In Re Louisville Storage Co., supra, which arose in a case in which reorganization had failed under section 77B, 11 U.S. C.A. § 207, the court said:
"It was contemplated under the Bankruptcy Law, section 67, as amended, 11 U. S.C.A. § 107, that adjudication in bankruptcy would not affect valid existing liens on the property of the bankrupt at the date of adjudication, and, for the protection of lienholders on the sale of such property in the bankruptcy action, the proceeds arising therefrom should be paid to the lienholder without charging against him any of the expenses of administration solely for the benefit of the general estate.
"This same rule applies to proceedings under Section 77B, and a lienholder cannot be compelled to bear any of the expenses of reorganization, unless chargeable against him under the act before the amendment.
"It has always been the rule inherent in general principles of equity that the lienholder must bear the expense of bankruptcy administration which is solely for his benefit, or to which he consents, or which he causes. In re Yoke Vitrified Brick Company, D.C., 180 F. 235; In re Cramond, D.C., 145 F. 966; MacGregor v. Johnson-Cowdin-Emmerich, Inc., 2 Cir., 31 F.2d 270; Robinson v. Dickey, 3 Cir., 36 F.2d 147; Louisville Railway Company v. Wilson, 138 U.S. 501, 509, 11 S. Ct. 405, 34 L. Ed. 1023."
The court found there that in large measure the services and expenses of the trustee and his attorney were made necessary by affirmative acts of the lienholder. To the extent that was found to be true, the liened property was charged. See also Title & Trust Company v. Wernich, 9 Cir., 68 F.2d 811; In re Ivel Displays, Inc., 2 Cir., 74 F.2d 702.
A mortgage lien may not be impaired in a 77B proceeding before a final plan of reorganization has been approved. In re Forty-One Thirty-Six Wilcox Bldg. Corp., 7 Cir., 100 F.2d 588; Duparquet Huot & Moneuse Co. v. Evans, 297 U.S. 216, 56 S. Ct. 412, 80 L. Ed. 591.
In the case before the court the referee has made findings as to the expenses that were incurred for the preservation, protection and benefit of the liened property and charged the liened property with them. In failing to include among the costs and expenses so charged against the property the court costs, trustee's, attorneys' and auditors' fees incurred in the proceeding I cannot say he was in error. Those were general expenses. My familiarity with this case brings to my mind no act on the part of the lienholder and none appears of record which would enable me to say that it had consented to or caused the incurrence of those expenses or that those expenses were for the benefit of the lienholder or the liened property.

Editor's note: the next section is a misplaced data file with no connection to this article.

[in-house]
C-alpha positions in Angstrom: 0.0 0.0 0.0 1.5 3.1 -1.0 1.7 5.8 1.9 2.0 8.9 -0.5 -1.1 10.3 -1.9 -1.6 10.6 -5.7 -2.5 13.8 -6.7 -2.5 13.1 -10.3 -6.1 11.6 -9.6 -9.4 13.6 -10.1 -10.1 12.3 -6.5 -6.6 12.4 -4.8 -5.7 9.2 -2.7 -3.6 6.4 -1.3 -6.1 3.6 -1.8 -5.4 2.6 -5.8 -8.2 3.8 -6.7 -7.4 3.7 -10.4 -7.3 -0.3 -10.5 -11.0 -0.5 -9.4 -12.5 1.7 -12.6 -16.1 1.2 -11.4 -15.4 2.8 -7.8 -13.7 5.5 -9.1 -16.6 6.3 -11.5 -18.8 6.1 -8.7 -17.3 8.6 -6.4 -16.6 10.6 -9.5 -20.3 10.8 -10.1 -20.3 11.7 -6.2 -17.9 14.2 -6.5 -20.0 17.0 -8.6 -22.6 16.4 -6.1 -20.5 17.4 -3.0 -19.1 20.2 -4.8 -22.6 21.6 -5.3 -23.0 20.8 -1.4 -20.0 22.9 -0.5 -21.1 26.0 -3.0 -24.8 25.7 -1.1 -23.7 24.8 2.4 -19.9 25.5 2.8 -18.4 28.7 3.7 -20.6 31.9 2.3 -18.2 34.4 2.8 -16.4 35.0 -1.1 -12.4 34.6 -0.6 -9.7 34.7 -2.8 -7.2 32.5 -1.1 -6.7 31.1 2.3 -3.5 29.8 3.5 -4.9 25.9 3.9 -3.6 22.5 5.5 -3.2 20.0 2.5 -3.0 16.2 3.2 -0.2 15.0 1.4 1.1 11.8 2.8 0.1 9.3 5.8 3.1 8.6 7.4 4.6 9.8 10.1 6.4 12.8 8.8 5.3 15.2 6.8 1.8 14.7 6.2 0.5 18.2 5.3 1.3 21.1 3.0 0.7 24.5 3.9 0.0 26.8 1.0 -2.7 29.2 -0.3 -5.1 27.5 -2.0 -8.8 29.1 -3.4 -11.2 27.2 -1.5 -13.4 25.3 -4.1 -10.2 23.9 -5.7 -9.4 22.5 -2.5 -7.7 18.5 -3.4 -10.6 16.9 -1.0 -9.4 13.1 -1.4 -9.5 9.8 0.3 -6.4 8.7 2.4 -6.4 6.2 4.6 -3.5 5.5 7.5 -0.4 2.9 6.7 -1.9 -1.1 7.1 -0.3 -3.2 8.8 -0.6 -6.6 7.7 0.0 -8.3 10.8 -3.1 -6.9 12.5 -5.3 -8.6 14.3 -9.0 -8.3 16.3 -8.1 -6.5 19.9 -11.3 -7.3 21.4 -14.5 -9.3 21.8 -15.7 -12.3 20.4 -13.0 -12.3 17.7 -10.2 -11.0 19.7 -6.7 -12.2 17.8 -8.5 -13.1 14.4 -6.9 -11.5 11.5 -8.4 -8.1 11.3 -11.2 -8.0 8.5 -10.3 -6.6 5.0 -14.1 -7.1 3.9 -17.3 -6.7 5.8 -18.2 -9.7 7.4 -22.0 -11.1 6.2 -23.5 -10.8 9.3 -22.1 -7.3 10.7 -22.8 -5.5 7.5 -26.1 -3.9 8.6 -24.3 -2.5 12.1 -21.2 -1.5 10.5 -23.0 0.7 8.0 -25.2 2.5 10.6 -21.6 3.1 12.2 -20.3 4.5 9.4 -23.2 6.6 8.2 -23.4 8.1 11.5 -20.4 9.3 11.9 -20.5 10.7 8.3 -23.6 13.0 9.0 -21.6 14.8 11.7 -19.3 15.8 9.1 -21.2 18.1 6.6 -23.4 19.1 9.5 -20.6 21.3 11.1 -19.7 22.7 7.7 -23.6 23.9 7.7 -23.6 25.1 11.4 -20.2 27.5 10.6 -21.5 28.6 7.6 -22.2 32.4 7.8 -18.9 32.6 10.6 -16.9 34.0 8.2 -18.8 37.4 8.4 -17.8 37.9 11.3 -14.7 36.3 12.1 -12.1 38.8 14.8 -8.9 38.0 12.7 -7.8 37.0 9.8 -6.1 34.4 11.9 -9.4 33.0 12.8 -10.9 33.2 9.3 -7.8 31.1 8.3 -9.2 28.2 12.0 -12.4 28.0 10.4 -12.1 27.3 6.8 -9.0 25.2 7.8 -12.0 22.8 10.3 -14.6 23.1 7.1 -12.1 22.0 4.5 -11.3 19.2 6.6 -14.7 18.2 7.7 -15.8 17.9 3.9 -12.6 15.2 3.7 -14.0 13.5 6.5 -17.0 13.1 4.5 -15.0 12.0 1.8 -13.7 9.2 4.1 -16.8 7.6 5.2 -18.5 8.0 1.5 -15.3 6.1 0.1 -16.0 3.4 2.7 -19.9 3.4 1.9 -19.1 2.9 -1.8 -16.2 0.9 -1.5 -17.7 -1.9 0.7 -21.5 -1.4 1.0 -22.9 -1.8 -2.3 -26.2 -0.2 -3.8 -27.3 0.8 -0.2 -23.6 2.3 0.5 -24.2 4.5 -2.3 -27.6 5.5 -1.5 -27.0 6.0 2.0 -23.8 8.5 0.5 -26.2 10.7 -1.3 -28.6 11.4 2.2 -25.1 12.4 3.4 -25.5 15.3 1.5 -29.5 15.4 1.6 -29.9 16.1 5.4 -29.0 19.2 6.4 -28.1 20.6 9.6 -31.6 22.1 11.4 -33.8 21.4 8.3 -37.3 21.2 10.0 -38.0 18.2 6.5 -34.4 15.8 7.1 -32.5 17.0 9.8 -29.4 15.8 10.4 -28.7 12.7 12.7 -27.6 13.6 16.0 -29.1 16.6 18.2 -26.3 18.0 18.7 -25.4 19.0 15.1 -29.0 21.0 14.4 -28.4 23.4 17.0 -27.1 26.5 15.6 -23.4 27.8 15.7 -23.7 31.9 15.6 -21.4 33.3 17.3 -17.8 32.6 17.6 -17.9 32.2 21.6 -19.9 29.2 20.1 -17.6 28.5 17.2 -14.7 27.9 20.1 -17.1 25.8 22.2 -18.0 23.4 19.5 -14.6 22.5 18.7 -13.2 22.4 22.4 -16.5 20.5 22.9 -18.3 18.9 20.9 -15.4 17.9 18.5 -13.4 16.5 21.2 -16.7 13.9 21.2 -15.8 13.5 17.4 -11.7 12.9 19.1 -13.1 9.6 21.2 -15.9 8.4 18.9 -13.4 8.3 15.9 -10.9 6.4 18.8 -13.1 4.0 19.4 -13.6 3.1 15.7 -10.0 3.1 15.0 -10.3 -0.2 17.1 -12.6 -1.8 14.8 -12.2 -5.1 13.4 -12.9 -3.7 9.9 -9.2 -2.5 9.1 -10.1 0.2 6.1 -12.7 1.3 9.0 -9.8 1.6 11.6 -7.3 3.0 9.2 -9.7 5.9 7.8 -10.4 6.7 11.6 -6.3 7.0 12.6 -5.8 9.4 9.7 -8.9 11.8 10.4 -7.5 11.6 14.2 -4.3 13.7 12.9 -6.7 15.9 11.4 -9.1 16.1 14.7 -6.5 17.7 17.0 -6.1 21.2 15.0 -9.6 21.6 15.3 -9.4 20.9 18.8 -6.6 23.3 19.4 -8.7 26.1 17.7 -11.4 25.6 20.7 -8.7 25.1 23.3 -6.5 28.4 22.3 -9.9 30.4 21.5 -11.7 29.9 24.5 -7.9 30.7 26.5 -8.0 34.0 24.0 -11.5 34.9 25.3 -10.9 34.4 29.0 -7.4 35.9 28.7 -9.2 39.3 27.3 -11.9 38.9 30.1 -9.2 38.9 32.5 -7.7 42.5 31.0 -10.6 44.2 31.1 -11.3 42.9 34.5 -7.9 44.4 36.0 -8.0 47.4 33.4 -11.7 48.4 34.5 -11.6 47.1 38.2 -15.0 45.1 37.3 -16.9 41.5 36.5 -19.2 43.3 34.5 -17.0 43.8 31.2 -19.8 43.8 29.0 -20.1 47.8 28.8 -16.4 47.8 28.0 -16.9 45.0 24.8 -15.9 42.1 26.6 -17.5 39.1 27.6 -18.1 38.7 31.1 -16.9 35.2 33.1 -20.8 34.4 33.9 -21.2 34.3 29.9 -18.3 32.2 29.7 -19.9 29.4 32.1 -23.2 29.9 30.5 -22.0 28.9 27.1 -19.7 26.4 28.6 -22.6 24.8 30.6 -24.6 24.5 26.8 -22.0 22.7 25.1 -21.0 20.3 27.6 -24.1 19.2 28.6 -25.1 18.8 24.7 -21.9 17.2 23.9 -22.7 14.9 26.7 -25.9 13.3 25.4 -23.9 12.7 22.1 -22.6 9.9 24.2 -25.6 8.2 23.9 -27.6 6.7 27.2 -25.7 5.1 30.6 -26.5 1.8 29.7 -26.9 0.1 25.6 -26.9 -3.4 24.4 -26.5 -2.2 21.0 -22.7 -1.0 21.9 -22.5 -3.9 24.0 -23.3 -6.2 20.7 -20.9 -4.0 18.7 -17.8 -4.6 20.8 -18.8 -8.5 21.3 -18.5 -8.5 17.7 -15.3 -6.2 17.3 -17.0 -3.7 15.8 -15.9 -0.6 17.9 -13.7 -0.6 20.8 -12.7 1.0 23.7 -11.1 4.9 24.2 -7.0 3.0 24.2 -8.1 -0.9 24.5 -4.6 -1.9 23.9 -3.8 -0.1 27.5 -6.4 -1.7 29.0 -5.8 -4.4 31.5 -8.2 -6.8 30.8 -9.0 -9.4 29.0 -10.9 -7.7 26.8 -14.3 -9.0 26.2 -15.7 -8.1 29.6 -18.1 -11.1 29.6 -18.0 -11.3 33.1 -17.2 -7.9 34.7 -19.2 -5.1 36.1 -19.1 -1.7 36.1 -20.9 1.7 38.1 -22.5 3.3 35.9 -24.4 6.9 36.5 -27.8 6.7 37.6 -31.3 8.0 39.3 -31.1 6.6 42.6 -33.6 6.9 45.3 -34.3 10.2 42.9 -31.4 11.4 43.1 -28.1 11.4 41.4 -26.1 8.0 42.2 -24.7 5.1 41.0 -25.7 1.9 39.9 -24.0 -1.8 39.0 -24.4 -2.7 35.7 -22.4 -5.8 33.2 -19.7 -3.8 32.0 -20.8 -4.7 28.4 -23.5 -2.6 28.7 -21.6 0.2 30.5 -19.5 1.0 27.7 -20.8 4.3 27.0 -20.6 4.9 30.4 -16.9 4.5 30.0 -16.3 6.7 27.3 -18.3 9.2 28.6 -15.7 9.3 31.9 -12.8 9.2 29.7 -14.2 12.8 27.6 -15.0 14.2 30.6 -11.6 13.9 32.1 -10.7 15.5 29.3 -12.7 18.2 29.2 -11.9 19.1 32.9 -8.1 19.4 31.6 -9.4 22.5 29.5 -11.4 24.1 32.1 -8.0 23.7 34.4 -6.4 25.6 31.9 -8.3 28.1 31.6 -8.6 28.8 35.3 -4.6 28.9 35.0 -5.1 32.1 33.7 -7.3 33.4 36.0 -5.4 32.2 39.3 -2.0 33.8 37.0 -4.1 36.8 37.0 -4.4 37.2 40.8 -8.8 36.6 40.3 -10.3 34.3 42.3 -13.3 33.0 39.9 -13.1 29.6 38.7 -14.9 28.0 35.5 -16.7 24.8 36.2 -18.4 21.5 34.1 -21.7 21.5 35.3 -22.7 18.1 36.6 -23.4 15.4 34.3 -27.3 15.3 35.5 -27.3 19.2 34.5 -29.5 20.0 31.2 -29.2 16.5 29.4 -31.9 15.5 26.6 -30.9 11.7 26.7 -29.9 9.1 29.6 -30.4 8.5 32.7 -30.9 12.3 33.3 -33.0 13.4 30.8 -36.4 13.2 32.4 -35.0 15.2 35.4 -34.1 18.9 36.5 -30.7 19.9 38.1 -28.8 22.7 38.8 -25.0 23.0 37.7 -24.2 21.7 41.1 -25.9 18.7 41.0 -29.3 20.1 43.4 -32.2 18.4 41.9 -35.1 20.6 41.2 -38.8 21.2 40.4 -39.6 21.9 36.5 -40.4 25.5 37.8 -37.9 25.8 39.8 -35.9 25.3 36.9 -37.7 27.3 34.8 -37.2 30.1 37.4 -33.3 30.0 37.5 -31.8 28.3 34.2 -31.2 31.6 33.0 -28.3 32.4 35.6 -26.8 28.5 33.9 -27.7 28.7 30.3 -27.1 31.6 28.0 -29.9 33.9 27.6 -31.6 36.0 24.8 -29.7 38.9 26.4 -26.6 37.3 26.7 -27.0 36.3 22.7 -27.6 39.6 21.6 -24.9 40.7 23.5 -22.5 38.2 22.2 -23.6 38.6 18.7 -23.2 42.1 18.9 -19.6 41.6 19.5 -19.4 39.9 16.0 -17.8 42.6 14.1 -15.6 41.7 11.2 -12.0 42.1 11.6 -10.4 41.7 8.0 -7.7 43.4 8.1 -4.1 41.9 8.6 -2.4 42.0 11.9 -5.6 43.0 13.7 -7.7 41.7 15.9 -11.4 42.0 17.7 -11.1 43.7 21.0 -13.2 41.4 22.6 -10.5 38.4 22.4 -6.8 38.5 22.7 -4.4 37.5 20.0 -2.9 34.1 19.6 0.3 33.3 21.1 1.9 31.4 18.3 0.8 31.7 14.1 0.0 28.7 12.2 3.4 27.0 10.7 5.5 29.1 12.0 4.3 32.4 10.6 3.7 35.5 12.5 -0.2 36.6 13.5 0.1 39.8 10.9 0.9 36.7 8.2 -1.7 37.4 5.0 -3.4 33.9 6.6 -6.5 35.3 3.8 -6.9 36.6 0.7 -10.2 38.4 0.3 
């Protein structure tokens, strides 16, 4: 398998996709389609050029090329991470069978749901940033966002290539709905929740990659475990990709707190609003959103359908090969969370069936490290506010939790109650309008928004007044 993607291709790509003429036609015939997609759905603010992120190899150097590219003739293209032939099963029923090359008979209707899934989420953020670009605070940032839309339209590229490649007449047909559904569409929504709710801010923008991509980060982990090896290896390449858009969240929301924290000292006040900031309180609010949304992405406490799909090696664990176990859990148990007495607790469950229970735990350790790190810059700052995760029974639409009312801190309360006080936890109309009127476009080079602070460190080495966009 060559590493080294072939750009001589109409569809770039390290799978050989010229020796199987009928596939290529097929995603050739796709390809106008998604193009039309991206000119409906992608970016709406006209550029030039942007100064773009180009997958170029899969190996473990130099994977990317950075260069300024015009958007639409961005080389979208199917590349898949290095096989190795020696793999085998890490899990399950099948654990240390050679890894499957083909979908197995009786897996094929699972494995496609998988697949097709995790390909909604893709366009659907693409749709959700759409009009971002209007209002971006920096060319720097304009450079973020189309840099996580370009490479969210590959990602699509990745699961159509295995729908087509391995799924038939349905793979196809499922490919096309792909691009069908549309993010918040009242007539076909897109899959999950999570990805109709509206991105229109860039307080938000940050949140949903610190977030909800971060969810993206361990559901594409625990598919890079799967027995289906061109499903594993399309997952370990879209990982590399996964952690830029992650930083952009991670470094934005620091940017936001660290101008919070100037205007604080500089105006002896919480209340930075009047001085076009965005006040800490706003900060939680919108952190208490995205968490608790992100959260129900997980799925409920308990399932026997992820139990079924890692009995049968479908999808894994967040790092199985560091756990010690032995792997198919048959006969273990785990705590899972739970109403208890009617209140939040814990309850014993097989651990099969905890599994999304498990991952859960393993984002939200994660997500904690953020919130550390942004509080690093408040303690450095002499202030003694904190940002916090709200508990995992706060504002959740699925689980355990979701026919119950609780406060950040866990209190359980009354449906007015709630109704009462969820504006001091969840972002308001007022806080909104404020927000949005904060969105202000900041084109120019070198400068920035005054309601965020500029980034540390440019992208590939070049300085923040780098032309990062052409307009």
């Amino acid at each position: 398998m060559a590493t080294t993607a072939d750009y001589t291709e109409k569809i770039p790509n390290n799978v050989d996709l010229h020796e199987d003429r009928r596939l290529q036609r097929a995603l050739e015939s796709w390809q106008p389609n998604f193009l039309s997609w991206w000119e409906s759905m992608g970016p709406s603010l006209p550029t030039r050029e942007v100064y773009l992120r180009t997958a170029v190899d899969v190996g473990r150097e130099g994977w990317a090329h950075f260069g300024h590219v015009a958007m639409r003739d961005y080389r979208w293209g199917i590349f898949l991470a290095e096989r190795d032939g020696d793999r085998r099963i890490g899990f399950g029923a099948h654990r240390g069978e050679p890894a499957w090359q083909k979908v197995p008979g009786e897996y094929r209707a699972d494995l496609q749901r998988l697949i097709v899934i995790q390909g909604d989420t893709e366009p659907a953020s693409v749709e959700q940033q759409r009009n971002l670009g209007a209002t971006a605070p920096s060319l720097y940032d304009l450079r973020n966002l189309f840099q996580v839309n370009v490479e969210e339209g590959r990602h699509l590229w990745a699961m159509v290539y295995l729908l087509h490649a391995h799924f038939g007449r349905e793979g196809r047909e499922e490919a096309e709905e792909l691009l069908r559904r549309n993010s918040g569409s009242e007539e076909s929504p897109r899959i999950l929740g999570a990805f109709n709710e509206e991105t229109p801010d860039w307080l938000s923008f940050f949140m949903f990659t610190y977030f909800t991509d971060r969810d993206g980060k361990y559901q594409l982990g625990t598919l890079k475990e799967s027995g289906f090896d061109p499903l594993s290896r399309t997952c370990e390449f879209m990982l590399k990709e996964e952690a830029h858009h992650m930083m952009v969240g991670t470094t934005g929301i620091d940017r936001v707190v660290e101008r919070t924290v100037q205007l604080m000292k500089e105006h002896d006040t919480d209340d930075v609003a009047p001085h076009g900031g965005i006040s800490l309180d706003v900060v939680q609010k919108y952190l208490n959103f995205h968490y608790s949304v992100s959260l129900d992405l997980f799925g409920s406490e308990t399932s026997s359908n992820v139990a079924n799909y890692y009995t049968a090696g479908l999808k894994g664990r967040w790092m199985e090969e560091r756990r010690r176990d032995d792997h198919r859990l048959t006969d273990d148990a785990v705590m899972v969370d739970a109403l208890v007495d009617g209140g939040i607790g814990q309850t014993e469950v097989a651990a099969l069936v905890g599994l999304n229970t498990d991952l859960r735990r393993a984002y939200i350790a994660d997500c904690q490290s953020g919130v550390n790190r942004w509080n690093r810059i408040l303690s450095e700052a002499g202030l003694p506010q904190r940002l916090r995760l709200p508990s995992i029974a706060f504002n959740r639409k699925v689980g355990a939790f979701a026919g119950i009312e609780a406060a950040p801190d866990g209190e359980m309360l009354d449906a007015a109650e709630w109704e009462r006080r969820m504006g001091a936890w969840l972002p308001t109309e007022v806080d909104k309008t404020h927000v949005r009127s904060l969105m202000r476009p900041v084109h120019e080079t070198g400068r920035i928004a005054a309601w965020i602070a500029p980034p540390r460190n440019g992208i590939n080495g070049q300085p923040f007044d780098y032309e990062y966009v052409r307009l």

I am aware that this decision will work hardship upon innocent officers and appointees of the court in the reorganization proceeding. This is to be regretted but there seems to be no lawful alternative. It must stand as warning to court, counsel and litigants to use care to avoid instituting corporate reorganization proceedings without the consent of the secured creditors in cases in which the available free assets or income are insufficient to meet the necessary costs of administration in event reorganization fails. Good faith in filing the petition is directly involved in such circumstances. I know of no valid reason for a law which would permit the expenses of an abortive reorganization proceeding to be visited upon the holder of a valid preexisting lien without his consent or fault.
*603 The petition for review is denied and the order of the referee, which, in effect, is a conditional order of abandonment, is hereby confirmed.